Desktop AppsMay 1, 2022Hacking Electron Apps (CVE-2020-35717)

In this blog, we’ll discuss how the zonote Electron app can be exploited via the infamous CVE-2020-35717 vulnerability. The CVE reads

zonote through 0.4.0 allows XSS via a crafted note, with resultant Remote Code Execution (because nodeIntegration in webPreferences is true).

Electron Applications 

Electron is a well-known open-source library that is used by well-established firms including Microsoft, Facebook, Slack, and Docker. Using just HTML, CSS, and JavaScript, the framework allows developers to create cross-platform desktop apps. These apps can then be packaged to run on macOS, Windows, or Linux, and released through the Mac App Store or Microsoft Store. 

An Electron application is essentially a combination of Chromium and Node.js, a JavaScript runtime based on the Chrome V8 JavaScript engine. 

The main script defines the Electron application’s entry point (in our example, the main.js file) for running the Main process. The script that runs in the “Main” process often manages the application’s lifecycle, displays the graphical user interface and its parts, interacts with the native operating system, and produces “Renderer” processes within web pages. There can only be one Main process in an Electron application. 

Although there are several issues surrounding Electron applications, this particular one (CVE-2020-35717) caught our attention as it involves an exploit chain resulting in remote code execution or RCE. 

CVE-2020-35717 Vulnerability 

The main issue is that the nodeIntegration property value is true. This allows document object model or DOM access to the Node.js APIs. This particular scenario could allow attackers to use cross-site scripting or XSS to call the Node.js methods, resulting in remote code execution.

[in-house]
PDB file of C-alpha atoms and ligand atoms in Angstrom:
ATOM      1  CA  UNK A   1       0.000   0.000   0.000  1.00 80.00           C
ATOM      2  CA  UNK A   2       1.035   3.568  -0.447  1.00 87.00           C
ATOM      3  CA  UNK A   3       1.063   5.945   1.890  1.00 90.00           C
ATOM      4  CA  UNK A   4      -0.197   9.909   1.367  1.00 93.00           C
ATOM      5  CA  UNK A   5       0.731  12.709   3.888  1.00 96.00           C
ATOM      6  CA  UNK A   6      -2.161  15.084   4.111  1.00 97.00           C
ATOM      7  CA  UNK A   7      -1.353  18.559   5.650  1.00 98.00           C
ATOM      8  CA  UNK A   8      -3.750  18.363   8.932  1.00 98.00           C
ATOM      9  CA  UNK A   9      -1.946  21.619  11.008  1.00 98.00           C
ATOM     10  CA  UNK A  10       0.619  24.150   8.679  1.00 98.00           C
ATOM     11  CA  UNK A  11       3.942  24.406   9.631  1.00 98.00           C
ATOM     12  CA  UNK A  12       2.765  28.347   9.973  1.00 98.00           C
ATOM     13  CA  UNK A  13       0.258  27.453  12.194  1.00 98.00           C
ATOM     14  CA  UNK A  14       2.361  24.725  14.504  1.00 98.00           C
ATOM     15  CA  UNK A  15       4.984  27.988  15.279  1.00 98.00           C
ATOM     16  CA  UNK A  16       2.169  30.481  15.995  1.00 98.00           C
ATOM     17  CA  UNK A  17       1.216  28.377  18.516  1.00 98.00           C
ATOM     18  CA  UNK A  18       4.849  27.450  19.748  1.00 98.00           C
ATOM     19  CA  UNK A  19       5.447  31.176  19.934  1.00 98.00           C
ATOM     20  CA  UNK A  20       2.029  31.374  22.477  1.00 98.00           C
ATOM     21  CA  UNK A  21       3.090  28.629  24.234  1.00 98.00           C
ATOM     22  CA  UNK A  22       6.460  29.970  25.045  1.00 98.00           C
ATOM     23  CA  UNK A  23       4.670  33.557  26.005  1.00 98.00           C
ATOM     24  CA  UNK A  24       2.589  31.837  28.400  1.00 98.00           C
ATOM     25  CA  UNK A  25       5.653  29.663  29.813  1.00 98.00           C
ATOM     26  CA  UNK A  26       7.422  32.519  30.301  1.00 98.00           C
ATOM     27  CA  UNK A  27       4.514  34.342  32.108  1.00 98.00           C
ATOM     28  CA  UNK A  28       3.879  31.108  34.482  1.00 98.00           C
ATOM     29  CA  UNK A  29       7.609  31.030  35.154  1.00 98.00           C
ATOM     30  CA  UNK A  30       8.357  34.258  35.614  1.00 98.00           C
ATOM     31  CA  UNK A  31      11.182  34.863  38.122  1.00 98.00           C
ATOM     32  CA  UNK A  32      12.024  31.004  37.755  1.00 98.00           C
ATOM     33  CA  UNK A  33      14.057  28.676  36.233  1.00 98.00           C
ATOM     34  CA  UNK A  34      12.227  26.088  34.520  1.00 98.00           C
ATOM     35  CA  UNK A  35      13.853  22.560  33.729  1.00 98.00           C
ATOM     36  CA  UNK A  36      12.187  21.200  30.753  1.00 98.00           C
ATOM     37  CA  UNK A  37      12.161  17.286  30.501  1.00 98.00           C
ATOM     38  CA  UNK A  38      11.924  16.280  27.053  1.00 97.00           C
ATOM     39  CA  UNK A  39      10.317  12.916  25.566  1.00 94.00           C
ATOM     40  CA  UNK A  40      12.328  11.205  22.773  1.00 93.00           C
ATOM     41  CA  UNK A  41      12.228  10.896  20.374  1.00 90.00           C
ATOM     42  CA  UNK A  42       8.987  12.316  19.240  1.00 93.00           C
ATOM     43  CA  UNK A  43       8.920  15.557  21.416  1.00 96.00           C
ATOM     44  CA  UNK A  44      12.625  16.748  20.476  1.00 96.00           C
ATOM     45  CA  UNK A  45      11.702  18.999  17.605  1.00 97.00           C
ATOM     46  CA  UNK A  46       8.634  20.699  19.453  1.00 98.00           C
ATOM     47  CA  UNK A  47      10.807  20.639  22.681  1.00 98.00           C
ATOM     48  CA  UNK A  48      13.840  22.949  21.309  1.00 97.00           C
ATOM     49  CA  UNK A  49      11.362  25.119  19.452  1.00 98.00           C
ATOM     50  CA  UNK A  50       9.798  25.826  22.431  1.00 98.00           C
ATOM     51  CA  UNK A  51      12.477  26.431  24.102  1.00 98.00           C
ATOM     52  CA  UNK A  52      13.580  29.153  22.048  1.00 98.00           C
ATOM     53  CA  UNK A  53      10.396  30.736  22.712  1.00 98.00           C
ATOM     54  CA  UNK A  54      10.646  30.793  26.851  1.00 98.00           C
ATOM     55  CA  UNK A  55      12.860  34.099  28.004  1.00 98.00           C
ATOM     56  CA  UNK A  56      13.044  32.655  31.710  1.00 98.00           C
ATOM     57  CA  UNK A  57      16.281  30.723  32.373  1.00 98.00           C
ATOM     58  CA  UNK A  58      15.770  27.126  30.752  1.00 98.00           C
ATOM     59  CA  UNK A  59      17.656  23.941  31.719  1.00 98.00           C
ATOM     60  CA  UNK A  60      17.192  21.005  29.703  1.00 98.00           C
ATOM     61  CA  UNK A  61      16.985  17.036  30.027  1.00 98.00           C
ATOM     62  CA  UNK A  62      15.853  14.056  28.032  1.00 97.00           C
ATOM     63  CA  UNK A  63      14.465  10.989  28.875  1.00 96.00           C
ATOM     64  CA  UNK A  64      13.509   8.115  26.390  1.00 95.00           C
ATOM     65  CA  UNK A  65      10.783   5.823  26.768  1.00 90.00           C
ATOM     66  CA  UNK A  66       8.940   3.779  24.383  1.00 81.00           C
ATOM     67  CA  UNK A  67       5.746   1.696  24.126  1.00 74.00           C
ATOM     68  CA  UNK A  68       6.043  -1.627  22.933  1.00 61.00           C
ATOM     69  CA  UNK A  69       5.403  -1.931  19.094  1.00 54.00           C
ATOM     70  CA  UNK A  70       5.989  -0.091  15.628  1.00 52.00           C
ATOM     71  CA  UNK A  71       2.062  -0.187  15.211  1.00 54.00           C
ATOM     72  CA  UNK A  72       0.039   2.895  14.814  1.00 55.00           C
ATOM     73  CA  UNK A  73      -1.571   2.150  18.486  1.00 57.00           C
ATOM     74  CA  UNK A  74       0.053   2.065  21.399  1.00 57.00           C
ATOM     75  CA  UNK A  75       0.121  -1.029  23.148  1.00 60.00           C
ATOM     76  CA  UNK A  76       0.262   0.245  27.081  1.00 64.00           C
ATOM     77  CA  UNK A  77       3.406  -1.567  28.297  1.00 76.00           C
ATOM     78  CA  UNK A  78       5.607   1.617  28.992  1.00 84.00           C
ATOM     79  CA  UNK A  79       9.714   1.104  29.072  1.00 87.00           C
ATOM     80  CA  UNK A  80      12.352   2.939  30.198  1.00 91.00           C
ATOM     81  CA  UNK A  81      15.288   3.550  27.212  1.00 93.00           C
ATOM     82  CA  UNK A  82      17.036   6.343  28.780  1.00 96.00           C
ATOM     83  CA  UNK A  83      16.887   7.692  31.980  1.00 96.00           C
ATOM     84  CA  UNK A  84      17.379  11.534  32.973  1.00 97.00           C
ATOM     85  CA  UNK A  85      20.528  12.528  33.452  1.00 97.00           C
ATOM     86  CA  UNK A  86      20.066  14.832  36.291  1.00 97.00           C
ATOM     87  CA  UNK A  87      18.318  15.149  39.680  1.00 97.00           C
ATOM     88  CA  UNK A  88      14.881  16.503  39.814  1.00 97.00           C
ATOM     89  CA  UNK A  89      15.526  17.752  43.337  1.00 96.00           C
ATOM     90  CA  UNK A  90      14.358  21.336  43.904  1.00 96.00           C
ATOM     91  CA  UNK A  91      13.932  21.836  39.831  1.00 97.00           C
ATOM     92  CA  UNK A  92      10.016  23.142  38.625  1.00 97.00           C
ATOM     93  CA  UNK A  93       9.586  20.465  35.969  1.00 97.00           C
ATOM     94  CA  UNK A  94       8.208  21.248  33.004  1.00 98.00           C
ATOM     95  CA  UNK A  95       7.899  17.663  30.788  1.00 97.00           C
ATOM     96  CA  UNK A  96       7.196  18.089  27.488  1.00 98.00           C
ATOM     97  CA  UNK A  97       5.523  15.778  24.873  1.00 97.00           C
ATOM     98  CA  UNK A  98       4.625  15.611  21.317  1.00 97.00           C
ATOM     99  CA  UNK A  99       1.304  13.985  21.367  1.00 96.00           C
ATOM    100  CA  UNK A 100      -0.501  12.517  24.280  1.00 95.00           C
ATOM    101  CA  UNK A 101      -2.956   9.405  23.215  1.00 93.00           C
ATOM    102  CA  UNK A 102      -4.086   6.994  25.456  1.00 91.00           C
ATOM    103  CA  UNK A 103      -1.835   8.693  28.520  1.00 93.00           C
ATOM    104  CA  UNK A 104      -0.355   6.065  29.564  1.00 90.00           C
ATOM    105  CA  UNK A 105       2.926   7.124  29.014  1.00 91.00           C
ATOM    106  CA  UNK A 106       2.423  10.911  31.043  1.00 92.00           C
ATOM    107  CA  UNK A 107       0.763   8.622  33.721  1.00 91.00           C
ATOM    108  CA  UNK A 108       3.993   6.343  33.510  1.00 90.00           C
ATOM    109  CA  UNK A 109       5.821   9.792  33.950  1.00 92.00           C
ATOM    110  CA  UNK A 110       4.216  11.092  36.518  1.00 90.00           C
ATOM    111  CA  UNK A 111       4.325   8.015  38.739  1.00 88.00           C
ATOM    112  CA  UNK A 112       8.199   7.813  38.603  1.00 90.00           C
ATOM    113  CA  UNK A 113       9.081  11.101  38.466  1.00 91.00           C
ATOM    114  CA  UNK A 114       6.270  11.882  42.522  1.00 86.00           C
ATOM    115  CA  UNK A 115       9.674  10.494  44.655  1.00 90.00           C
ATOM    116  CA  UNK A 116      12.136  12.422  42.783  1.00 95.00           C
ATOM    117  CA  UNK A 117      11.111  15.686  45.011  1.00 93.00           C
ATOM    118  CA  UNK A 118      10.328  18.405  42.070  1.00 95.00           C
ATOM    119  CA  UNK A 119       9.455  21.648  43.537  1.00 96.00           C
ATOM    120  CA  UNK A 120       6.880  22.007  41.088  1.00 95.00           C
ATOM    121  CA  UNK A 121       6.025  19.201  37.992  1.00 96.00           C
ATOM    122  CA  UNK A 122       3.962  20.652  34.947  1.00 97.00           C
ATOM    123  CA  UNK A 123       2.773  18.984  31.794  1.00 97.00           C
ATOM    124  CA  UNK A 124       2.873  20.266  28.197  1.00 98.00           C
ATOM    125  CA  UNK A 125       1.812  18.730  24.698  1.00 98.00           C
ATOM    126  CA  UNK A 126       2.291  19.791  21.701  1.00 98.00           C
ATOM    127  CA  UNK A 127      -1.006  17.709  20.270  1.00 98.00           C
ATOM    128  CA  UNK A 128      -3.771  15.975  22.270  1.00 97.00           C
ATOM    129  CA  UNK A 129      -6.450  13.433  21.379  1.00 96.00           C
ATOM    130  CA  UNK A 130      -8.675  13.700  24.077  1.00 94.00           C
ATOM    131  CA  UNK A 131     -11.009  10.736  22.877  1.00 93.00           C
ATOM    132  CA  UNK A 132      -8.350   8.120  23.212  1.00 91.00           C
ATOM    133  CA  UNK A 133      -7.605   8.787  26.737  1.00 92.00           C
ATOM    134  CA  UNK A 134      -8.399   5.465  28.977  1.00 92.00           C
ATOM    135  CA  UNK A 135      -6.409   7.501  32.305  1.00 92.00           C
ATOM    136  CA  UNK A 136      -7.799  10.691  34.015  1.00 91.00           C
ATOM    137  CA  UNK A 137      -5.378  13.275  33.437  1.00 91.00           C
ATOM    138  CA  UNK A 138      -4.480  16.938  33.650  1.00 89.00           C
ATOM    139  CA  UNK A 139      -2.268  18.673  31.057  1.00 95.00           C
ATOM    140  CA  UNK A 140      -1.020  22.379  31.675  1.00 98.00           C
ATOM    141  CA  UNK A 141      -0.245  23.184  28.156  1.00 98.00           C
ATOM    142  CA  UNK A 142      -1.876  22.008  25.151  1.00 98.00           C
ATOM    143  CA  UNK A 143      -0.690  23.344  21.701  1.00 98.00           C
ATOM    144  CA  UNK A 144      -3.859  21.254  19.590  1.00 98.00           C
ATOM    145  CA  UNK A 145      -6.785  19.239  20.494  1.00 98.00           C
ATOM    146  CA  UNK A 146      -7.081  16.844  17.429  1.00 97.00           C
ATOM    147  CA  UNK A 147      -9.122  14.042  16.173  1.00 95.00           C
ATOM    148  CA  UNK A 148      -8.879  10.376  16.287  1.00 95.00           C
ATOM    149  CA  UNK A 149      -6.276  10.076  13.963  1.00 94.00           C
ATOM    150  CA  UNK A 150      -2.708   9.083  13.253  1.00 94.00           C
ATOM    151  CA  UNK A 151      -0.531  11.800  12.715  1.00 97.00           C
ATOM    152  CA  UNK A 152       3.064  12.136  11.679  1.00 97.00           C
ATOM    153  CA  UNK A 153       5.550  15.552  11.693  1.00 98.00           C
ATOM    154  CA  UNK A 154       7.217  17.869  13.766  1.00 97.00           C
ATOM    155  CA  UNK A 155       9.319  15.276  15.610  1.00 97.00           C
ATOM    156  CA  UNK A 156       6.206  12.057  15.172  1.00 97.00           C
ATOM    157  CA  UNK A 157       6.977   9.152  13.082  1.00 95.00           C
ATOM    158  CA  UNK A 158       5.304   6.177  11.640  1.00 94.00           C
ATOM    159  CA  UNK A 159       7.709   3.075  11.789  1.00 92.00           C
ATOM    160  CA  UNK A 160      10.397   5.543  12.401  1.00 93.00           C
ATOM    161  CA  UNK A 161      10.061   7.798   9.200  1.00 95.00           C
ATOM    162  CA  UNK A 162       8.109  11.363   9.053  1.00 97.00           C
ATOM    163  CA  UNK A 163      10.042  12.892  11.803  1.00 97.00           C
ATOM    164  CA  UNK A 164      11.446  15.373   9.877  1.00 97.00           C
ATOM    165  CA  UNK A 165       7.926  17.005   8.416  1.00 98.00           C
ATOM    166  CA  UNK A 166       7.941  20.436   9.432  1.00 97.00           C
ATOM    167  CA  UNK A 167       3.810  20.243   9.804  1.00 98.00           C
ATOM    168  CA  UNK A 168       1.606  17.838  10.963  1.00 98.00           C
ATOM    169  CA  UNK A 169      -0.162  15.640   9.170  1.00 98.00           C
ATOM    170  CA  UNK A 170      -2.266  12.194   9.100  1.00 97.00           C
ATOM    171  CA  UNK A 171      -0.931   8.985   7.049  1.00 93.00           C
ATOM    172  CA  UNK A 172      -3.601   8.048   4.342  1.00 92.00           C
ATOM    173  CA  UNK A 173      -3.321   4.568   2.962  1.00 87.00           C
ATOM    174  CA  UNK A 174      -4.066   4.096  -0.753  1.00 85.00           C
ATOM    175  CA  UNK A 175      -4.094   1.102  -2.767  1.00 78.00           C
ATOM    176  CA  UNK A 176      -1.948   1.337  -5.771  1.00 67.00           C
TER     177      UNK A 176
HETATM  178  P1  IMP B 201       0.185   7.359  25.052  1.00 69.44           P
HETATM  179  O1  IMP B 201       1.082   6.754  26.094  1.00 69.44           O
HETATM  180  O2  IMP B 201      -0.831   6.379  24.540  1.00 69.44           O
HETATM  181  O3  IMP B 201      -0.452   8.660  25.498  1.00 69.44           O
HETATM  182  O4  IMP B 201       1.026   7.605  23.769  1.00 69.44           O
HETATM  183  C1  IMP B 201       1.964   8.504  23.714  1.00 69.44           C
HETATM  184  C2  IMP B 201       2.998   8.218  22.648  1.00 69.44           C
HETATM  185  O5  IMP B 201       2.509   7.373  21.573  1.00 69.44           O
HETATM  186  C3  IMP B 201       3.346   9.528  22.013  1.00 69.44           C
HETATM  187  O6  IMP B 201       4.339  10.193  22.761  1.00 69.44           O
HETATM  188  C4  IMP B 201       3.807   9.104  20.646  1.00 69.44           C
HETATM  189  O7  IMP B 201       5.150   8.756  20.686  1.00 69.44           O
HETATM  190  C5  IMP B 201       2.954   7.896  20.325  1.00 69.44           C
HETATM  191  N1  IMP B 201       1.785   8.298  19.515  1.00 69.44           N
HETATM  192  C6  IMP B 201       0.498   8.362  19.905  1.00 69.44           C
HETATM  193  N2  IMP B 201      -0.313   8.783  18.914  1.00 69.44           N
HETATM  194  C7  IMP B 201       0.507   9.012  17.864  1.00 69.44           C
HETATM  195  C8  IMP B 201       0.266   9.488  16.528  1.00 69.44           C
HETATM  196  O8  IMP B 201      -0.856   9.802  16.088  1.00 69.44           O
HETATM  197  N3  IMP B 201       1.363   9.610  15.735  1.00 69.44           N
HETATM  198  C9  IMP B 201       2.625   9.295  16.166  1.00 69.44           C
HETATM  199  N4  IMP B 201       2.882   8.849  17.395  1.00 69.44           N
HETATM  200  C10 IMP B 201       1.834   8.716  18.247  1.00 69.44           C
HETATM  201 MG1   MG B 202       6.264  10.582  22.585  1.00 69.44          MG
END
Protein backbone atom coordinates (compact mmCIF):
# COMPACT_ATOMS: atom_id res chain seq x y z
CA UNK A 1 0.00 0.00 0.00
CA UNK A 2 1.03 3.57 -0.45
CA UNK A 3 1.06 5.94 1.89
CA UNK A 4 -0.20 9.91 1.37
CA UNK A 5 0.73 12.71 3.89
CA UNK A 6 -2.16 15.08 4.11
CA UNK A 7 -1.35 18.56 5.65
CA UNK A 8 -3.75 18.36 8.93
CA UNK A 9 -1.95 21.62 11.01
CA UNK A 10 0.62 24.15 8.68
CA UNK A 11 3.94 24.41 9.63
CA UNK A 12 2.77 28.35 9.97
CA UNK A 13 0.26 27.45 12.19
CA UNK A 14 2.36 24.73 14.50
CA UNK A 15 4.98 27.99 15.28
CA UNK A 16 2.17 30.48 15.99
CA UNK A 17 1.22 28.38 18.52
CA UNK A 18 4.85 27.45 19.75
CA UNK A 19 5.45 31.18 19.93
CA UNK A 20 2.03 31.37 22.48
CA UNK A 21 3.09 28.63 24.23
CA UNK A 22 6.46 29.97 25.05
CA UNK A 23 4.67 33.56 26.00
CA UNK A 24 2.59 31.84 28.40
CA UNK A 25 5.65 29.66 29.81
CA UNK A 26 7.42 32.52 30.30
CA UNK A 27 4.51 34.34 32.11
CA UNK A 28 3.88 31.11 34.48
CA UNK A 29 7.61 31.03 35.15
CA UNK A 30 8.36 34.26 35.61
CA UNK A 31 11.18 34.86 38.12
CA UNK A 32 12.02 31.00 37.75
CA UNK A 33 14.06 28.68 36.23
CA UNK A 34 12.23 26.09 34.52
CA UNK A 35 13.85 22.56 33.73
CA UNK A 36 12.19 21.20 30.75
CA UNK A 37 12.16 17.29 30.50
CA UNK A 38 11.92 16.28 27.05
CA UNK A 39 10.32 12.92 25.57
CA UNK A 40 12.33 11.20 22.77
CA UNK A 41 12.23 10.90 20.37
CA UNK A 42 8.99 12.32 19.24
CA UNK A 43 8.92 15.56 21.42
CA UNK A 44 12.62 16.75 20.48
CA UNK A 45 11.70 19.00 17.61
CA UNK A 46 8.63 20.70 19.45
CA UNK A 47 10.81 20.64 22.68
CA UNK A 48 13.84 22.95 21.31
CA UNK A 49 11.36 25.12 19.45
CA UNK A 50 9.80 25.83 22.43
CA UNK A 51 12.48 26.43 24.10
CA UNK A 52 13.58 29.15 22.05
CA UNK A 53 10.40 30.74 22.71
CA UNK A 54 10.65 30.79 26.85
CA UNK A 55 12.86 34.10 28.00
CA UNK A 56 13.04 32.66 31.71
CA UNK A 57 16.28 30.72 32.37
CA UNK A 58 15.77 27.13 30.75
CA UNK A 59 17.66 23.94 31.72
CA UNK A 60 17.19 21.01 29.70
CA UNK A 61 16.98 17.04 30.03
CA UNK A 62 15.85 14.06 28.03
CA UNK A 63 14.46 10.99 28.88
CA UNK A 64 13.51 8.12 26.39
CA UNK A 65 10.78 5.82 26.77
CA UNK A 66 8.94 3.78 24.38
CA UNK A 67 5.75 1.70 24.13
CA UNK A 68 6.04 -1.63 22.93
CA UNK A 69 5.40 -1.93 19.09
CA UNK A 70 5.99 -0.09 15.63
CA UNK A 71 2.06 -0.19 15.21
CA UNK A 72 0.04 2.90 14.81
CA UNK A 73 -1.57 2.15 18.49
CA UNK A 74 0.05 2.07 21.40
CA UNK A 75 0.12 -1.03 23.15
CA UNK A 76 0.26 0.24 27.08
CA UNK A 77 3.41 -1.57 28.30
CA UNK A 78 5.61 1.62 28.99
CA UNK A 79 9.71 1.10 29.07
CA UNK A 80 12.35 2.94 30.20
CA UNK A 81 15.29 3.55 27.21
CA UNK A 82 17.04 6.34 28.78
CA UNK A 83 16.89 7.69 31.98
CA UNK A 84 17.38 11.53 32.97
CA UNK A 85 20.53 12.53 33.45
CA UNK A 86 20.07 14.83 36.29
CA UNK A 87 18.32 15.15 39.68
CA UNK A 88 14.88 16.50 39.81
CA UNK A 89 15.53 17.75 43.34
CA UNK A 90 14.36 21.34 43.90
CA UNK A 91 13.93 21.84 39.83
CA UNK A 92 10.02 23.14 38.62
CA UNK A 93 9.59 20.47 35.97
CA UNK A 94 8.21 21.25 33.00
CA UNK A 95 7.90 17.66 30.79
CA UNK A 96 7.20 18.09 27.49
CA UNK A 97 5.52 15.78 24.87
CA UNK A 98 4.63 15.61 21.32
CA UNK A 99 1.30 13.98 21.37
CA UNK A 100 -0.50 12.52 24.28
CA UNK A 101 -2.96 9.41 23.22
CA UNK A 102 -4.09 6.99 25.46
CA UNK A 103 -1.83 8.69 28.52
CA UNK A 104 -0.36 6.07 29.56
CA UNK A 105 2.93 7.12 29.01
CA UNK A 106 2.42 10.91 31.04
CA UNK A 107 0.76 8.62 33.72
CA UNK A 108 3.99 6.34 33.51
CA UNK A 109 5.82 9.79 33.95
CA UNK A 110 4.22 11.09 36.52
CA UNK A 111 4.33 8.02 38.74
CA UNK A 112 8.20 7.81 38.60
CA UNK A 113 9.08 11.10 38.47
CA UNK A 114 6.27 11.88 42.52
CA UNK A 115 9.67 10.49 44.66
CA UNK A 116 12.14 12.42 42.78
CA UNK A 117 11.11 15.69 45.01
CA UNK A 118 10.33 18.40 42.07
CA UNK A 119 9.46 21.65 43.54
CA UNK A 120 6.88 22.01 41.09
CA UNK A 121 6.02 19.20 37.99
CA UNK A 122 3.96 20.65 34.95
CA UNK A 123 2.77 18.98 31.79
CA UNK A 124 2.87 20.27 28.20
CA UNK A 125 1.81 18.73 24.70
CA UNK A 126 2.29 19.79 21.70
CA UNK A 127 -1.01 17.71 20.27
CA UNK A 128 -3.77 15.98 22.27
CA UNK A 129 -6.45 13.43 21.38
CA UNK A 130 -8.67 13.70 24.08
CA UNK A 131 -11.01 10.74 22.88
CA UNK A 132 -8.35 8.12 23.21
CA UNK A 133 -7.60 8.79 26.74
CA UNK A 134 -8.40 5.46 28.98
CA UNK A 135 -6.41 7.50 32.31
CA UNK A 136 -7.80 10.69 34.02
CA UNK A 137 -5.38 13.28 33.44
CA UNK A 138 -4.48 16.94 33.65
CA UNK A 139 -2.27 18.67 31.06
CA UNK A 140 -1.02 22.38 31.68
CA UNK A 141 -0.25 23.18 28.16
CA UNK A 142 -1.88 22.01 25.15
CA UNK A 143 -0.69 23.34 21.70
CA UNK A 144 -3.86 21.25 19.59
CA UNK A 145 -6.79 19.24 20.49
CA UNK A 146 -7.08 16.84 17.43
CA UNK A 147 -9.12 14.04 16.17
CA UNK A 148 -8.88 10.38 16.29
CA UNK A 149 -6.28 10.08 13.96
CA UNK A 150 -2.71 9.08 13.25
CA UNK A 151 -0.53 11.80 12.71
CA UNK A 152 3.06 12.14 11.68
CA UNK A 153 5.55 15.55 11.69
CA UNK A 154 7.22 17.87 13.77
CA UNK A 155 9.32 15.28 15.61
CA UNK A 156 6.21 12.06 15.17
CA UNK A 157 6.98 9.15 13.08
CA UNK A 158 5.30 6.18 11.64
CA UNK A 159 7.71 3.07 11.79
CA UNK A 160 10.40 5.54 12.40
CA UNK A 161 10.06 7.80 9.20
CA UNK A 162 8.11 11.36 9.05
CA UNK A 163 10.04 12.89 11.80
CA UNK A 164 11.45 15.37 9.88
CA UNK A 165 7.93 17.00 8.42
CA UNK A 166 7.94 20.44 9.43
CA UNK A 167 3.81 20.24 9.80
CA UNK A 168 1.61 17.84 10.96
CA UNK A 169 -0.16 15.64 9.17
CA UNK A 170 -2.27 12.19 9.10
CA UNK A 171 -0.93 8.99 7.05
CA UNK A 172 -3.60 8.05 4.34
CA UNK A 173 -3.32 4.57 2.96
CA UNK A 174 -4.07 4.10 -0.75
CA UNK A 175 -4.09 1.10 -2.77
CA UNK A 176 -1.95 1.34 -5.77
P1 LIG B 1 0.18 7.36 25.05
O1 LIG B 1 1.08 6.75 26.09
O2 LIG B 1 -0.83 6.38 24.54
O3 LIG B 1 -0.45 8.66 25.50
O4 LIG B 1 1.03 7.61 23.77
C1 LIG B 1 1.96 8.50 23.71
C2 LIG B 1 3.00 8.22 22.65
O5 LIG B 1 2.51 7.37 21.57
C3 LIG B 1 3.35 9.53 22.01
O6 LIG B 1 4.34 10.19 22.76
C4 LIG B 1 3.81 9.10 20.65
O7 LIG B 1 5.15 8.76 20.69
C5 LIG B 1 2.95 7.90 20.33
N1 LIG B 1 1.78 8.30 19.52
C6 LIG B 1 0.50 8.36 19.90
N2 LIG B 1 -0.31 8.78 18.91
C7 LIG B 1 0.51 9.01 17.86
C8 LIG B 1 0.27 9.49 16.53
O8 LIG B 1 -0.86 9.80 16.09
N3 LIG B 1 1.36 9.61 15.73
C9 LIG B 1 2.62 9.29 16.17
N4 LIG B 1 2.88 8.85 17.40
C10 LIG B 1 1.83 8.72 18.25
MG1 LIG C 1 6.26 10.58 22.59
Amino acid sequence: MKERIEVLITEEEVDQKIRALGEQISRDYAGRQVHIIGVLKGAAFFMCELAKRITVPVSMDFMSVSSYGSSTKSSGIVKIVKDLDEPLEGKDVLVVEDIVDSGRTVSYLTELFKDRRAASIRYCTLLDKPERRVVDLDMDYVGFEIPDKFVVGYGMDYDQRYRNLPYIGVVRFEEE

If nodeIntegration property is true, each window allows complete access to the Node.js API. 

For the demonstration, we are going to use Zonote v4. 

zonote is a desktop note-taking application that runs on all platforms. Although the most basic function is to save a simple text note, you can also utilize markdown code or embed any type of HTML. 

Hacking zonote Electron App 

First let’s create a new note by double clicking on the window. 

As we know (from above), the zonote Electron app can run html code so as a next step we’ll inject the HTML h1 tags. 

As we can see (from the screenshot above), the web page renders the html tags. Now, we’ll try to exploit the cross-site scripting (XSS) vulnerability. 

We’ll generate a new note and attach a suitable XSS payload. The payload below will execute when a legitimate user hovers the mouse over the attached link. We are doing this to see if the zonote Electron application is vulnerable to an XSS attack.

<a onmouseover="alert('XSS!')">Test XSS</a> 

Since we have a working XSS payload we can try for a remote code execution attack. 

We have access to the Node.js API because nodeIntegration is set to true. To call an external URI, we’ll utilize Electron’s shell module. Below, we’re loading the “calc.exe” executable with our payload. 

<a onmouseover="try{ const {shell} = require('electron'); shell.openExternal('file:C:/Windows/System32/calc.exe') }catch(e){alert(e)}"> Calculator</a>

We can replace “calc.exe” executable with any malicious executable giving the attacker complete control of the victim’s system. Alternatively, an attacker can eliminate any user involvement and have the payload run as soon as the markdown file is processed and trigger the remote code execution. 


Cross-site scripting (XSS) attacks are more damaging if an attacker can exit the renderer process and execute code on the user’s machine. Cross-site scripting attacks are quite prevalent, although their potency is generally confined to the website they are run on. Disabling Node.js integration helps prevent XSS attacks from becoming RCE attacks.

// Bad
const mainWindow = new BrowserWindow({
  webPreferences: {
    contextIsolation: false,
    nodeIntegration: true,
    nodeIntegrationInWorker: true


Even if developers disable Node.js integration, they can still expose APIs to the application that utilize Node.js modules or functionality. Preload scripts continue to have access to require and other Node.js features, allowing developers to expose a custom API to remotely loaded content via the contextBridge API. 

// Good
const mainWindow = new BrowserWindow({
  webPreferences: {
    preload: path.join(app.getAppPath(), 'preload.js')


For more information you can refer to this link. 

We will try exploiting more desktop applications in our upcoming blogs. Till then … stay safe, stay healthy, and hack responsibly. 

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